As a part of our coverage here at Russell Street Report, we’ll be featuring the best prospects all across the board in any situation the Ravens might come across. Whether it’s a receiver in the first round, a quarterback in the sixth, or a guard in the third, we’ll cover the Ravens best options in any scenario. Barring any trades, the team will pick in the middle of each round—so we’ll see who is available when the Ravens are projected to select their upcoming stars. This will make it easy for you the fan to look at what the Ravens are seeing in future NFL prospects.
Although I doubt the Ravens wait this long to grab a wide receiver, it’s not out of the realm of possibility, given the great depth of this class. Gary Kubiak will look for playmakers in the middle rounds and due to the fact that there are over 50 receivers that might be taken in the 2014 NFL Draft, there’s no doubt that the Ravens might take more than one.
Paul Richardson, Colorado
Richardson, a 6’1” wideout, has the potential to fall to the Ravens in the third. Although he doesn’t have a huge frame, he has a big catch radius and potential to make big plays.
Richardson is a freaky athlete that turned some heads with many highlight-reel plays. If Richardson could reel in more of the 50-50 balls, he would be ranked higher on scouting sheets. He doesn’t catch everything that comes his way, but work with NFL receivers and coaches could very well improve him beyond his current third-round grade status.
Health has been a big issue for Richardson, something that could be a red flag for Ozzie Newsome. There’s no doubt that he can be an NFL receiver, but Richardson comes with his fair share of question marks. Expect his individual workouts to play a big role in deciding his ultimate draft stock.
Robert Herron, Wyoming
If there’s one word to describe Herron, speed would definitely be it. Flashing his wheels at the Senior Bowl, Herron was able to open the eyes of many – myself included – and launch himself into the spotlight of the wide receiver class.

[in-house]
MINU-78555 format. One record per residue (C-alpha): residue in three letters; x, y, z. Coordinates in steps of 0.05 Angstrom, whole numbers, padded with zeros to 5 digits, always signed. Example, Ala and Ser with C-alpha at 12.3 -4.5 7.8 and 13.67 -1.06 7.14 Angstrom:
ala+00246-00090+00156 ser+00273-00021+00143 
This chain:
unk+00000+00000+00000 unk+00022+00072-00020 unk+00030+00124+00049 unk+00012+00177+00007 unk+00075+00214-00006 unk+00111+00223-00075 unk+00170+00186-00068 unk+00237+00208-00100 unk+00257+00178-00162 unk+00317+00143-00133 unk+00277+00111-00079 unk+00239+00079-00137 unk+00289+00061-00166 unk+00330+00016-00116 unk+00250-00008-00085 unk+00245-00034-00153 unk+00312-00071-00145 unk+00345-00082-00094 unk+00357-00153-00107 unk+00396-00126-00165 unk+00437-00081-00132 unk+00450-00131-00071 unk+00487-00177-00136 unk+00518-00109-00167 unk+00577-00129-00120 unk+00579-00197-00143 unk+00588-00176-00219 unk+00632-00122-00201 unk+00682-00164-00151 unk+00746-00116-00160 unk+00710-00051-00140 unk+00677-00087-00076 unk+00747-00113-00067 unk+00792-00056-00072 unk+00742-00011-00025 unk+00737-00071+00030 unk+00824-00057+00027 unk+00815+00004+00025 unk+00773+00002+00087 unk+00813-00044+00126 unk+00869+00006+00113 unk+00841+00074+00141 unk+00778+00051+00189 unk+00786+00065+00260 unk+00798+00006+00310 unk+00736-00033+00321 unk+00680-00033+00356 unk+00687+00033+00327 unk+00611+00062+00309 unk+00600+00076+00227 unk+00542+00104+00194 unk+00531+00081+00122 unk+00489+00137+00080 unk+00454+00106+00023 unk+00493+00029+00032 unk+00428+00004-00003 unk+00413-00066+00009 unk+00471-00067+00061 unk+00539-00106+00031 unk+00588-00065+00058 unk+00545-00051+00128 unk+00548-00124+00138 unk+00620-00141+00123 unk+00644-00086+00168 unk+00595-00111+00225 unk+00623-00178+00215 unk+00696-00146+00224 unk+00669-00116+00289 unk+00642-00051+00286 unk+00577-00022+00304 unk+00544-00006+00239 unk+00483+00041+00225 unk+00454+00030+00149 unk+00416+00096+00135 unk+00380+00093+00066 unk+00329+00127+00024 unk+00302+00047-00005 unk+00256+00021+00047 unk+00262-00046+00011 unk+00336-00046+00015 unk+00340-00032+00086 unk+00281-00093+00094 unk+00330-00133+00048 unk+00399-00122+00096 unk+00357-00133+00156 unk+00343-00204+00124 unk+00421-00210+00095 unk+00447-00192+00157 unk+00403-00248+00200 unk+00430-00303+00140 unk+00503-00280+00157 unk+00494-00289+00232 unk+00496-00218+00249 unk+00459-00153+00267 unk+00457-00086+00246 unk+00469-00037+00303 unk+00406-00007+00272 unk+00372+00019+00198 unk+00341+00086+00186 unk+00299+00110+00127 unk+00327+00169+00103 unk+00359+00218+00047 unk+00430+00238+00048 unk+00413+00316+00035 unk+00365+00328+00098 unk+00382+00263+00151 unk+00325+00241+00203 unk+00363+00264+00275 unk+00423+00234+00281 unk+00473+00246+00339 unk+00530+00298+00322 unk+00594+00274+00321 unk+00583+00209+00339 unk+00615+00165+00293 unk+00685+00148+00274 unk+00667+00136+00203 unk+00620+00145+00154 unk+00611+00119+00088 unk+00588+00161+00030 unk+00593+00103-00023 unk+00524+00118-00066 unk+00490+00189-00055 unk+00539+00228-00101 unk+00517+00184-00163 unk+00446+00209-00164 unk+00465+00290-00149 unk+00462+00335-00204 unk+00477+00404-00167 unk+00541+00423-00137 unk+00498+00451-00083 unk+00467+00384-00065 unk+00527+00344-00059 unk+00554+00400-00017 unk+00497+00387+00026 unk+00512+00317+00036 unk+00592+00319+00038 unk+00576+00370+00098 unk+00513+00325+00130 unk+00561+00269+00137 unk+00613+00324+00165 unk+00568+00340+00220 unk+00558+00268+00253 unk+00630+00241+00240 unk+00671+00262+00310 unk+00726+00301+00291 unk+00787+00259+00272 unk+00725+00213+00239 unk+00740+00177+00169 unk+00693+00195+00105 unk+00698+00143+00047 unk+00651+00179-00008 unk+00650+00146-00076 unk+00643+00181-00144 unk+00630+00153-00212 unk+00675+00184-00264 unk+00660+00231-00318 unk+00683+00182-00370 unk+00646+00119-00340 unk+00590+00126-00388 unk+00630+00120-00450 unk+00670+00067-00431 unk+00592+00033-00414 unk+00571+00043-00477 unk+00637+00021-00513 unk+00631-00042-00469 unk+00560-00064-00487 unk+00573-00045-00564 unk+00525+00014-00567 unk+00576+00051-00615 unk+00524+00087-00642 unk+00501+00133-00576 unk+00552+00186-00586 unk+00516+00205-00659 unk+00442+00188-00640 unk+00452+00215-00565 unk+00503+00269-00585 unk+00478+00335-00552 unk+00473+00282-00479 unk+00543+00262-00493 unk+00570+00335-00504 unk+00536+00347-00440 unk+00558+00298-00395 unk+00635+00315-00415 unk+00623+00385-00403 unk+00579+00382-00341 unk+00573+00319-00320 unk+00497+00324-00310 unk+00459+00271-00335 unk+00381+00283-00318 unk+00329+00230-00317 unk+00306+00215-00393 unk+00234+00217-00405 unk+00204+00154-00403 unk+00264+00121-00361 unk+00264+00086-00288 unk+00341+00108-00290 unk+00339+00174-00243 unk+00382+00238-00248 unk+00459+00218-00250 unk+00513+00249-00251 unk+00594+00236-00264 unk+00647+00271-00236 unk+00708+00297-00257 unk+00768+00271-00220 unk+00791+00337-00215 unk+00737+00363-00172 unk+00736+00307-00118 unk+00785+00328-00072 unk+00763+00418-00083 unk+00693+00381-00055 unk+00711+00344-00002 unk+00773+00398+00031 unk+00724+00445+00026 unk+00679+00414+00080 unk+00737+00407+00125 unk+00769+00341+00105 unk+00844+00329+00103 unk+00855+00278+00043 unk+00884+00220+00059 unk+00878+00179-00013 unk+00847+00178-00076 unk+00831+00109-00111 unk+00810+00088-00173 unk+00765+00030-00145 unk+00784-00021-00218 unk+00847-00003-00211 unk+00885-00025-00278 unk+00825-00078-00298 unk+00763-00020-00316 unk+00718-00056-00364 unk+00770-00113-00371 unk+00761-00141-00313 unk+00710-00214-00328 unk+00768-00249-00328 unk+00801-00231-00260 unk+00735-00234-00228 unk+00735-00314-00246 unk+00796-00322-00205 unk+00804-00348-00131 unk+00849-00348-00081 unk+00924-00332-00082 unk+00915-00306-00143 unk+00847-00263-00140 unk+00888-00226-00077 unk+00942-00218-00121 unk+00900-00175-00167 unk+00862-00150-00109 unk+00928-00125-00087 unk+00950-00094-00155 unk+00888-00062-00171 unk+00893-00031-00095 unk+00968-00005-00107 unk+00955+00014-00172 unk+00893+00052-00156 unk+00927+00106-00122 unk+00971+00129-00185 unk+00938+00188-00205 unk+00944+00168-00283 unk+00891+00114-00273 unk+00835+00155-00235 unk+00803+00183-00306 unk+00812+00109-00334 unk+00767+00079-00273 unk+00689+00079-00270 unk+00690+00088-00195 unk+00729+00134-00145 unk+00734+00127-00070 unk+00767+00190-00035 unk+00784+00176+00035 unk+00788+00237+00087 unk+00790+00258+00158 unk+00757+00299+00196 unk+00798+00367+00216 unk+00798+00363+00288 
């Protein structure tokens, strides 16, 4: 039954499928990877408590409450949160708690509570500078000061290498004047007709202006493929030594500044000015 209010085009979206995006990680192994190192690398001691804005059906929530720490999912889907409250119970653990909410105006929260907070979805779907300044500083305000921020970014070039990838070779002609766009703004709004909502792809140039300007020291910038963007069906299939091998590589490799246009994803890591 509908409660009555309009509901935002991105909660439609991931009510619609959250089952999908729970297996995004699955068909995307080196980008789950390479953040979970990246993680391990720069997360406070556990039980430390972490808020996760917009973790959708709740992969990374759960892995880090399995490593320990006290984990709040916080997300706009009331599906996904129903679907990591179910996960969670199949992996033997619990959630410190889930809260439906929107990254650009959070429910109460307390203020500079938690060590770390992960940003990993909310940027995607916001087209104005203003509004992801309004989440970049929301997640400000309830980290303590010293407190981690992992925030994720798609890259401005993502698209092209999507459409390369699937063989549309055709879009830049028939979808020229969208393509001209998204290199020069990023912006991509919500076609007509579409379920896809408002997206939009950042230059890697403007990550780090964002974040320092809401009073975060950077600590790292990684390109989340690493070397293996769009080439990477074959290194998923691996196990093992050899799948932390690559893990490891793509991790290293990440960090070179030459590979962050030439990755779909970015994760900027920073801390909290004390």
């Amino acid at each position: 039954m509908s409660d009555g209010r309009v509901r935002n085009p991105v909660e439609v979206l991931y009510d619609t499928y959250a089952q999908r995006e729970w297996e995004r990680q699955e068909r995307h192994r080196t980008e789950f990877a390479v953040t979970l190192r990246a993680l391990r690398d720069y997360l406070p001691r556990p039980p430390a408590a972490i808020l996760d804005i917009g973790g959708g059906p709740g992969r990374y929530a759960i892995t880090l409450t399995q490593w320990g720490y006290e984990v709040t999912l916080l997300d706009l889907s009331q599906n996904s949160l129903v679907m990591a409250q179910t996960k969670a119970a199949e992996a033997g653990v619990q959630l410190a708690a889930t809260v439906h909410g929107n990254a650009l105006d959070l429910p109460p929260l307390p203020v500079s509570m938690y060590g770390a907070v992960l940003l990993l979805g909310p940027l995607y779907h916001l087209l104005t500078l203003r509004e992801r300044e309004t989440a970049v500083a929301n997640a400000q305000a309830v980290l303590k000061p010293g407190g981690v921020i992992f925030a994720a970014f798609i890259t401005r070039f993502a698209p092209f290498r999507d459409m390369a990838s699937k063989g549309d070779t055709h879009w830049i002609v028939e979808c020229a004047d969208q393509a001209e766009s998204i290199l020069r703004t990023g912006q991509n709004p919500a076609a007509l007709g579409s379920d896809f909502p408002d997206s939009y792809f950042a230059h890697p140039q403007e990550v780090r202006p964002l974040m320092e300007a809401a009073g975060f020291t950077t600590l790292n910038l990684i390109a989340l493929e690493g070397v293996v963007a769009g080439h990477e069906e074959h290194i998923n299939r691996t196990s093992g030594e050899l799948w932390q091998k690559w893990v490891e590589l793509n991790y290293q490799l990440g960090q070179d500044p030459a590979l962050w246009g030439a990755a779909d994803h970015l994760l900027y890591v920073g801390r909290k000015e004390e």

Standing at just 5’9”, Herron has used his speed and athleticism to catch the attention of scouts and put himself in the mid-round, Day Two talks.
As I heard Rob Rang of CBS point out, Herron still has to prove that he belongs in the NFL. He hasn’t faced elite competition and has been able to play in a do-it-yourself role instead of fine-tuning his skills and beating elite cornerbacks. Taking Herron would be a risk, but it certainly would come with tremendous potential of upside.
Jared Abbrederis, Wisconsin
I had the privilege of watching Wisconsin many times this year and Abbrederis was always the guy that popped in the passing game.
The Wisconsin playmaker was tough to scout initially. He dropped some passes that need to be caught, but was able to reel in others that I wouldn’t expect many top prospects to make. Abbrederis couldn’t make every play, but he had his fair share NFL-caliber grabs.
Overall, I see a player that is very fundamentally sound, but who doesn’t have a distinct trait that stands out. He isn’t big and he won’t plow anybody over, but he could become a consistent two, three, or four guy that thrives as a reception receiver.
Joe Flacco could use another player that gets open and catches passes on a consistent basis. In the third round, Abbrederis might be that guy.